Plan for the long haul
Drought, unpredictable prices, ebbs and flows in grass growth – these all can take ranchers on a roller-coaster ride of uncertainty. However, long-range strategic planning can keep the operation centered and on track while riding out the highs and lows.
A strategic plan is a big-picture look at a ranch’s present resources and operational effectiveness. Strategies are built into the plan to respond positively to uncertain conditions while holding to the family’s vision for the future.
“The strategic and scenario planning process works effectively regardless of the size of the ranching operation,” says Sean Kelly, South Dakota State University Extension range management field specialist. “It takes an in-depth look at your operation. The process may reveal unforeseen opportunities and unlock the potential of the operation while better positioning the ranch for the time when conditions and markets improve.”
Kelly suggests following these 10 steps for drafting a strategic plan for your operation.
1. Assess the current situation and inventory of ranch resources.
The inventory might include an evaluation of natural resources, such as soil health, water availability, forage health, and the availability of shelter for livestock and habitat for wildlife.
Also assess available labor and access to service providers such as bankers and accountants. Include financial information from balance sheets and cash flow statements. Include, too, physical resources such as cattle, equipment, and facilities.
A tally of human resources would include the skills, experience, and education individuals bring to the operation.
2. Conduct a SWOT analysis.
“Appraise the operation’s strengths, weaknesses, opportunities, and threats,” Kelly says. “Opportunities and threats come from outside of an operation, while strengths and weaknesses are internal.”
An opportunity could be a son or daughter wanting to come home to the operation. Threats, on the other hand, might be depressed prices or a lack of available labor.
“Strengths from within the operation could be a rotational grazing plan, low-cost production practices, or no land debt,” he explains. “Examples of weaknesses are poor marketing efforts or a lack of good watering systems for pastures.
“After pinpointing your strengths and weaknesses, you can leverage these for positive change,” Kelly continues. “For instance, if prolonged drought is a threat, then figuring out drought and grazing plans can mitigate the risks. Trigger dates or events would kick these plans into action. Having drought and grazing plans in place would then become an operation’s strengths.”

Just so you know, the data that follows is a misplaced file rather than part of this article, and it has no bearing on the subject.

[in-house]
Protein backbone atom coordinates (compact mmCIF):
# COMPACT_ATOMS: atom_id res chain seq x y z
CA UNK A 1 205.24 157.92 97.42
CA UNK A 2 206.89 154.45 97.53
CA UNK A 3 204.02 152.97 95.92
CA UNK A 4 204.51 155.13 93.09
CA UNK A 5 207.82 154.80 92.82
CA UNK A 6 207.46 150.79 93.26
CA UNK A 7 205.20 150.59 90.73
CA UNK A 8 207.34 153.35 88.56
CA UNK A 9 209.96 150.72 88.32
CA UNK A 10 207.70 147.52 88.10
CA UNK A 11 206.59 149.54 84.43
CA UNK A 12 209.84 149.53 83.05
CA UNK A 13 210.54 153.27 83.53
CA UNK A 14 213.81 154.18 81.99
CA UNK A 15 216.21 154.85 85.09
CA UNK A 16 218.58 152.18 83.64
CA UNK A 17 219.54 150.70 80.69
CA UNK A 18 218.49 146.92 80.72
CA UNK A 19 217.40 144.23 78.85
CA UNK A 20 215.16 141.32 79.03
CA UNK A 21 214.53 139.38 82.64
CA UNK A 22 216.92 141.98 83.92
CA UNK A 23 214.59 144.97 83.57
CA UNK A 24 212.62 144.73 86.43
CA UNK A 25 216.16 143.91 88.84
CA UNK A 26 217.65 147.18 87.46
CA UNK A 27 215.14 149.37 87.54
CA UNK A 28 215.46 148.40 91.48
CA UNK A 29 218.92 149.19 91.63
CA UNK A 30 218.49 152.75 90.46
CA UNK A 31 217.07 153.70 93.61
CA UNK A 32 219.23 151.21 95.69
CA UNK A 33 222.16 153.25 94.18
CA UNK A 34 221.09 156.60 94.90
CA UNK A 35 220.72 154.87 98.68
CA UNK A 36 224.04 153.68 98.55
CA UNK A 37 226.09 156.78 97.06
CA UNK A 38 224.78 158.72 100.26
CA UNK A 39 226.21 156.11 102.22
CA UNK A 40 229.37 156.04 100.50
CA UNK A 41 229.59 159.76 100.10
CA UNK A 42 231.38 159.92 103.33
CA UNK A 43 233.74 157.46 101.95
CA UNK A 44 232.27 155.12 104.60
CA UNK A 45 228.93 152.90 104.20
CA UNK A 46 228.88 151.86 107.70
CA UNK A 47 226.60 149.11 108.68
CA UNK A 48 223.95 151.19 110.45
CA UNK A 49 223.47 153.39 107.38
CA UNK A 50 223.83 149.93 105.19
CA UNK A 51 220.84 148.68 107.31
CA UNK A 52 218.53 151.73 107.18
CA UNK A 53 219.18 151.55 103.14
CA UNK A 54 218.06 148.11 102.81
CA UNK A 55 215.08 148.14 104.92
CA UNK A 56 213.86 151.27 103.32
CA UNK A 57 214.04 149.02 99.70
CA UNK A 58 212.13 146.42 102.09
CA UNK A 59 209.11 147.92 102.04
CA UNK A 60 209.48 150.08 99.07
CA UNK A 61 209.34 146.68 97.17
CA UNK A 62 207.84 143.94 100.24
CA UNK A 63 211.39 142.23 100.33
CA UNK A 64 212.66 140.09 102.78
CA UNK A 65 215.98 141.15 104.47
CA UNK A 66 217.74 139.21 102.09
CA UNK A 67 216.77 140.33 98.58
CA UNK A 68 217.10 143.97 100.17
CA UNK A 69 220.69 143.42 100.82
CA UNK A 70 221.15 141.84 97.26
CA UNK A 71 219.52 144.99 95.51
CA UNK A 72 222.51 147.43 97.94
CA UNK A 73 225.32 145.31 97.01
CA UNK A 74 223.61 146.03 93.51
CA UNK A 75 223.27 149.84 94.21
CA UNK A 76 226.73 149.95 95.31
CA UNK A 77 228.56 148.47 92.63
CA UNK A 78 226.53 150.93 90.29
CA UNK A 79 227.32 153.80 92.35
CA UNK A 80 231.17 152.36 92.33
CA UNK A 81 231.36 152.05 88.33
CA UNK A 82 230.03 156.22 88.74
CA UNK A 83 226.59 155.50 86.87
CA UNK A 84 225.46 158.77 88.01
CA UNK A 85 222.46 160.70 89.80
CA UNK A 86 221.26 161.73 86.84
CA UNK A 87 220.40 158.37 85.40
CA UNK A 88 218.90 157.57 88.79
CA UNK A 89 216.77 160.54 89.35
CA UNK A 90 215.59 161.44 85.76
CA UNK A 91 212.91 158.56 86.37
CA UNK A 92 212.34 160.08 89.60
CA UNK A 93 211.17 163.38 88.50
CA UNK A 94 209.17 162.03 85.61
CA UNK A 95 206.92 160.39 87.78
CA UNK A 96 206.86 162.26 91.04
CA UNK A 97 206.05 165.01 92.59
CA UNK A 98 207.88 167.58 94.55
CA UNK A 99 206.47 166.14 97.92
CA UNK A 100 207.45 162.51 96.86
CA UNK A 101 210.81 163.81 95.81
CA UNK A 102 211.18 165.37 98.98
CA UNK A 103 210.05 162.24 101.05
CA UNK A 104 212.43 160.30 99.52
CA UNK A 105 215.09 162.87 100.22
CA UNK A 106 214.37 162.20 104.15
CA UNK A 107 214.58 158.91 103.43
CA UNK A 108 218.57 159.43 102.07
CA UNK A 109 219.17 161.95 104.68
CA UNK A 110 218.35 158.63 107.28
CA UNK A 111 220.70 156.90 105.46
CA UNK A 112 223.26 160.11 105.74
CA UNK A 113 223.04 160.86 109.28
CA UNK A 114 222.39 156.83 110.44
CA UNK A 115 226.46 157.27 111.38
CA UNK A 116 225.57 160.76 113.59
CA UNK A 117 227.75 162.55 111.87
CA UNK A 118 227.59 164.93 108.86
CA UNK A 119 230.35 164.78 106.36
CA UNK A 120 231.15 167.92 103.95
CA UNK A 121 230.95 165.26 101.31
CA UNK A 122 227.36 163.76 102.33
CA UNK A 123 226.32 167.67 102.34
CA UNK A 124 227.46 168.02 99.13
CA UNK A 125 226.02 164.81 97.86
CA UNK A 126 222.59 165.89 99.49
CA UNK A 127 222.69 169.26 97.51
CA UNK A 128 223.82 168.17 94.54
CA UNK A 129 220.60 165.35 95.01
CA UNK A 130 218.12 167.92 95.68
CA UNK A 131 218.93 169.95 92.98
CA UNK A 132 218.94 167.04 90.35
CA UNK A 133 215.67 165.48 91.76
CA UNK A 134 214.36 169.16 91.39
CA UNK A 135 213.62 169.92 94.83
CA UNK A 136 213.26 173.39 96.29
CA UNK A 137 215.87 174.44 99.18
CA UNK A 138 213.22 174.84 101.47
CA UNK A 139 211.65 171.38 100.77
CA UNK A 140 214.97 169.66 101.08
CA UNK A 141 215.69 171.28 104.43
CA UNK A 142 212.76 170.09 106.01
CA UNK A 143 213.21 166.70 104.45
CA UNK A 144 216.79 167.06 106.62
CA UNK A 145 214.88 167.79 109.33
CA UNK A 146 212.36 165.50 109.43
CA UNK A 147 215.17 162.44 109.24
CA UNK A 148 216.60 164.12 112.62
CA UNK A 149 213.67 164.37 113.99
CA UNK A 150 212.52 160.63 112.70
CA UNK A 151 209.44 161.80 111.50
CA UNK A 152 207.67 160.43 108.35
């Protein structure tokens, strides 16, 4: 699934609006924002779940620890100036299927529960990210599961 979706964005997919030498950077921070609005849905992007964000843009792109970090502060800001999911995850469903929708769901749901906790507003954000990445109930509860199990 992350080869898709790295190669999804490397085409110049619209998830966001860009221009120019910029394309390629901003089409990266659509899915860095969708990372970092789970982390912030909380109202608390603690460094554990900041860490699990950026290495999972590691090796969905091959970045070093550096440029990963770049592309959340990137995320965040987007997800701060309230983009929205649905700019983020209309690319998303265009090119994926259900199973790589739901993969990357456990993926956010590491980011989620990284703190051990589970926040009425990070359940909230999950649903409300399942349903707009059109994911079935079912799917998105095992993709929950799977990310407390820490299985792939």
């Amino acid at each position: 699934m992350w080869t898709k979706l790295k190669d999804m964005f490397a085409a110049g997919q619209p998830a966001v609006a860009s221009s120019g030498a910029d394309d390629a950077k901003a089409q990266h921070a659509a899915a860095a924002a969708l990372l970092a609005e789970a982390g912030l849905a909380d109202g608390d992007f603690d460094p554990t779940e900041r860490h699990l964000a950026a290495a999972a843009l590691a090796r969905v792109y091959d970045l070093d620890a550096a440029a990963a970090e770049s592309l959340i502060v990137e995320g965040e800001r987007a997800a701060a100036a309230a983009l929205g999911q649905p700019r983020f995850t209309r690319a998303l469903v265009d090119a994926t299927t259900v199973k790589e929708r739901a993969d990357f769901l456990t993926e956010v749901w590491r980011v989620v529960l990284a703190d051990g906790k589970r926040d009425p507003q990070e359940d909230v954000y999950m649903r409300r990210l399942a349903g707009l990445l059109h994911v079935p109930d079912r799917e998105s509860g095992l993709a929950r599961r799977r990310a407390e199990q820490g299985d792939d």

3. Establish a vision for the ranch.
Write a vision statement that expresses the goals you’re working toward.
“Write down the business’ values and reason for being,” he says. “Describe the future as you envision it. What would the business look like if it attained its goals? Also describe how the business benefits its stakeholders. Describe the situation you want to achieve in five to 10 years.”
4. Do a GAP analysis.
By comparing information in the first two steps with the goals in your vision statement, you can see where the gaps are between the present operation and your vision for it. “For instance, not having a drought plan in place is a huge gap,” Kelly says.
5. Describe strategies to close the gaps.
Once you’ve identified the gaps, you can begin brainstorming strategies for closing them. Finding new resources such as skills, capital, or products could help.Reallocating resources is another strategy you can use. This tactic could serve to refocus resources in a more targeted fashion.
6. Describe multiple scenarios.
Scenario planning is a process of looking forward, trying to anticipate the future. Identify possible scenarios affecting the operation that may need to be addressed. For instance, these might include the possibility of a dwindling labor supply or possible increases in pasture lease rates.
7. Select and evaluate the most probable scenarios.
From the list of possible scenarios, select two to four that seem the most likely to occur and that would also have the most significant impact on your operation.
8. Determine strategies with the highest likelihood of success.
This step helps you invest your energies in ways that will most benefit your operation. Evaluate the strategies from Step 5 for the effect they may have on the most probable scenarios. Will it be positive or negative? Those strategies with the most positive impact will become the foundation of your strategic plan.
9. Implement the strategic plan.
Decide and implement the detailed time lines, budgets, and assignments of responsibilities that will comprise the day-to-day activities that carry your operation toward your vision.
10. Monitor performance.
Periodically evaluate how the strategic plan is affecting your vision for the operation and its resources. Using a balanced scorecard can help. This monitoring tool can be separated into categories including learning and growth, natural resources, ag commodities and production, customers, finances, and lifestyle.
“Completing a balanced scorecard once a year can help you see how your management decisions are affecting various aspects of the operation,” Kelly says. “It can help you ferret out problems and show you what you need to work on in the future. It also helps you communicate with other stakeholders in an operation.
“Many challenges face the ranching industry at this time, and many more are on the horizon,” he adds. “By implementing a strategic plan, a ranch manager will be better positioned to manage risk and meet those challenges.”